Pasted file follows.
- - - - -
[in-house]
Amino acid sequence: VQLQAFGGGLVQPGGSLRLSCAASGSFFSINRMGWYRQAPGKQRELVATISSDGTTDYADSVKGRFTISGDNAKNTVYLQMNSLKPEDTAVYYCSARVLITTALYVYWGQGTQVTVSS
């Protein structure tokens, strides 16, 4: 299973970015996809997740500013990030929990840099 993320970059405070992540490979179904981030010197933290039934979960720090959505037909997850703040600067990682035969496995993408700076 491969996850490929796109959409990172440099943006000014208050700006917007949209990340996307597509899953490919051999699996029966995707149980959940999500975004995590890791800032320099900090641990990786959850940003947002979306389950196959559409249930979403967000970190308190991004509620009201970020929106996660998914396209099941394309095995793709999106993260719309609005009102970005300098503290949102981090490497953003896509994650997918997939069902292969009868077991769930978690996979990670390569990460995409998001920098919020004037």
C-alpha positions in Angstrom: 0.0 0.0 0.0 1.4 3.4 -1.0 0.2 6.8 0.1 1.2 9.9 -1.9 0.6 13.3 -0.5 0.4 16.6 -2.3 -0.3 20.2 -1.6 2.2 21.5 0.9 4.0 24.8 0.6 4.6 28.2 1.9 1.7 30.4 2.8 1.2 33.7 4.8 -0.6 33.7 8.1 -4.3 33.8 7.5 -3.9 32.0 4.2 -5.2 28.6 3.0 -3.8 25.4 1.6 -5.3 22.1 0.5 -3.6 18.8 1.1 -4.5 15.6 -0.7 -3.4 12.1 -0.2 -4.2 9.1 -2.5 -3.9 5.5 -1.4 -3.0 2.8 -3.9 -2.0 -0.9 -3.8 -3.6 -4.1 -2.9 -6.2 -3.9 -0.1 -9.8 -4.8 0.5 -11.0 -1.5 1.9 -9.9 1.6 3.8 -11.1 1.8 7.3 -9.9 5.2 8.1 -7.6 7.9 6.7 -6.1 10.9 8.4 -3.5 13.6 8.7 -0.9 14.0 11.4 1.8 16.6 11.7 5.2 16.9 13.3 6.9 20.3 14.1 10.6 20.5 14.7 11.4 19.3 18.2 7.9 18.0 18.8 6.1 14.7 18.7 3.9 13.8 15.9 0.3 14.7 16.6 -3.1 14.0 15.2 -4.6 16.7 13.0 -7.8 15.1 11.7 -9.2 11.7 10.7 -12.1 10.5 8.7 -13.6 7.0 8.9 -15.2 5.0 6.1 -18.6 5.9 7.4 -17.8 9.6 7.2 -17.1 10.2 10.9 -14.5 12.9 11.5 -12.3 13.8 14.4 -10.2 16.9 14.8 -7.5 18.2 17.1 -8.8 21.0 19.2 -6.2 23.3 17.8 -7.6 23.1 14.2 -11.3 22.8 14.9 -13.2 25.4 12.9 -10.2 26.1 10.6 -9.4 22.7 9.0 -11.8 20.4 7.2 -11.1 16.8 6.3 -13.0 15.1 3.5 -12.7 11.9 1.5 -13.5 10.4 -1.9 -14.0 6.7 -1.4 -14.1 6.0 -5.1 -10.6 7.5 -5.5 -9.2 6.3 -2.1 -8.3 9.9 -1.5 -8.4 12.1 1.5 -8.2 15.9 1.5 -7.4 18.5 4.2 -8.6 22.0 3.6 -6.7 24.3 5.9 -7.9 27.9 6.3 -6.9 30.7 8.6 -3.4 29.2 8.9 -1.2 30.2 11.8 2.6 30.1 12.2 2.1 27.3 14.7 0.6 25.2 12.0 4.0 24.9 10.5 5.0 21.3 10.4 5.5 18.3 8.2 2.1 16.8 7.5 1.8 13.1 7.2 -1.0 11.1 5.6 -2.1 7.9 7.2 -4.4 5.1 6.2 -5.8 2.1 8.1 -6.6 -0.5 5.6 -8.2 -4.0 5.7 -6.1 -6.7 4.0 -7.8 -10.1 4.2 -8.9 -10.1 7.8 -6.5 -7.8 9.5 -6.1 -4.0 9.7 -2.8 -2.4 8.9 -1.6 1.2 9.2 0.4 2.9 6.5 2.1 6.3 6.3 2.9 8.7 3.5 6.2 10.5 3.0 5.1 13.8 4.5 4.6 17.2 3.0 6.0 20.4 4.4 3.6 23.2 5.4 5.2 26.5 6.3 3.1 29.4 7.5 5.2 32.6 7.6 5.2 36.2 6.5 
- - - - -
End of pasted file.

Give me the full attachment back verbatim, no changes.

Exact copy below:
[in-house]
Amino acid sequence: VQLQAFGGGLVQPGGSLRLSCAASGSFFSINRMGWYRQAPGKQRELVATISSDGTTDYADSVKGRFTISGDNAKNTVYLQMNSLKPEDTAVYYCSARVLITTALYVYWGQGTQVTVSS
């Protein structure tokens, strides 16, 4: 299973970015996809997740500013990030929990840099 993320970059405070992540490979179904981030010197933290039934979960720090959505037909997850703040600067990682035969496995993408700076 491969996850490929796109959409990172440099943006000014208050700006917007949209990340996307597509899953490919051999699996029966995707149980959940999500975004995590890791800032320099900090641990990786959850940003947002979306389950196959559409249930979403967000970190308190991004509620009201970020929106996660998914396209099941394309095995793709999106993260719309609005009102970005300098503290949102981090490497953003896509994650997918997939069902292969009868077991769930978690996979990670390569990460995409998001920098919020004037």
C-alpha positions in Angstrom: 0.0 0.0 0.0 1.4 3.4 -1.0 0.2 6.8 0.1 1.2 9.9 -1.9 0.6 13.3 -0.5 0.4 16.6 -2.3 -0.3 20.2 -1.6 2.2 21.5 0.9 4.0 24.8 0.6 4.6 28.2 1.9 1.7 30.4 2.8 1.2 33.7 4.8 -0.6 33.7 8.1 -4.3 33.8 7.5 -3.9 32.0 4.2 -5.2 28.6 3.0 -3.8 25.4 1.6 -5.3 22.1 0.5 -3.6 18.8 1.1 -4.5 15.6 -0.7 -3.4 12.1 -0.2 -4.2 9.1 -2.5 -3.9 5.5 -1.4 -3.0 2.8 -3.9 -2.0 -0.9 -3.8 -3.6 -4.1 -2.9 -6.2 -3.9 -0.1 -9.8 -4.8 0.5 -11.0 -1.5 1.9 -9.9 1.6 3.8 -11.1 1.8 7.3 -9.9 5.2 8.1 -7.6 7.9 6.7 -6.1 10.9 8.4 -3.5 13.6 8.7 -0.9 14.0 11.4 1.8 16.6 11.7 5.2 16.9 13.3 6.9 20.3 14.1 10.6 20.5 14.7 11.4 19.3 18.2 7.9 18.0 18.8 6.1 14.7 18.7 3.9 13.8 15.9 0.3 14.7 16.6 -3.1 14.0 15.2 -4.6 16.7 13.0 -7.8 15.1 11.7 -9.2 11.7 10.7 -12.1 10.5 8.7 -13.6 7.0 8.9 -15.2 5.0 6.1 -18.6 5.9 7.4 -17.8 9.6 7.2 -17.1 10.2 10.9 -14.5 12.9 11.5 -12.3 13.8 14.4 -10.2 16.9 14.8 -7.5 18.2 17.1 -8.8 21.0 19.2 -6.2 23.3 17.8 -7.6 23.1 14.2 -11.3 22.8 14.9 -13.2 25.4 12.9 -10.2 26.1 10.6 -9.4 22.7 9.0 -11.8 20.4 7.2 -11.1 16.8 6.3 -13.0 15.1 3.5 -12.7 11.9 1.5 -13.5 10.4 -1.9 -14.0 6.7 -1.4 -14.1 6.0 -5.1 -10.6 7.5 -5.5 -9.2 6.3 -2.1 -8.3 9.9 -1.5 -8.4 12.1 1.5 -8.2 15.9 1.5 -7.4 18.5 4.2 -8.6 22.0 3.6 -6.7 24.3 5.9 -7.9 27.9 6.3 -6.9 30.7 8.6 -3.4 29.2 8.9 -1.2 30.2 11.8 2.6 30.1 12.2 2.1 27.3 14.7 0.6 25.2 12.0 4.0 24.9 10.5 5.0 21.3 10.4 5.5 18.3 8.2 2.1 16.8 7.5 1.8 13.1 7.2 -1.0 11.1 5.6 -2.1 7.9 7.2 -4.4 5.1 6.2 -5.8 2.1 8.1 -6.6 -0.5 5.6 -8.2 -4.0 5.7 -6.1 -6.7 4.0 -7.8 -10.1 4.2 -8.9 -10.1 7.8 -6.5 -7.8 9.5 -6.1 -4.0 9.7 -2.8 -2.4 8.9 -1.6 1.2 9.2 0.4 2.9 6.5 2.1 6.3 6.3 2.9 8.7 3.5 6.2 10.5 3.0 5.1 13.8 4.5 4.6 17.2 3.0 6.0 20.4 4.4 3.6 23.2 5.4 5.2 26.5 6.3 3.1 29.4 7.5 5.2 32.6 7.6 5.2 36.2 6.5 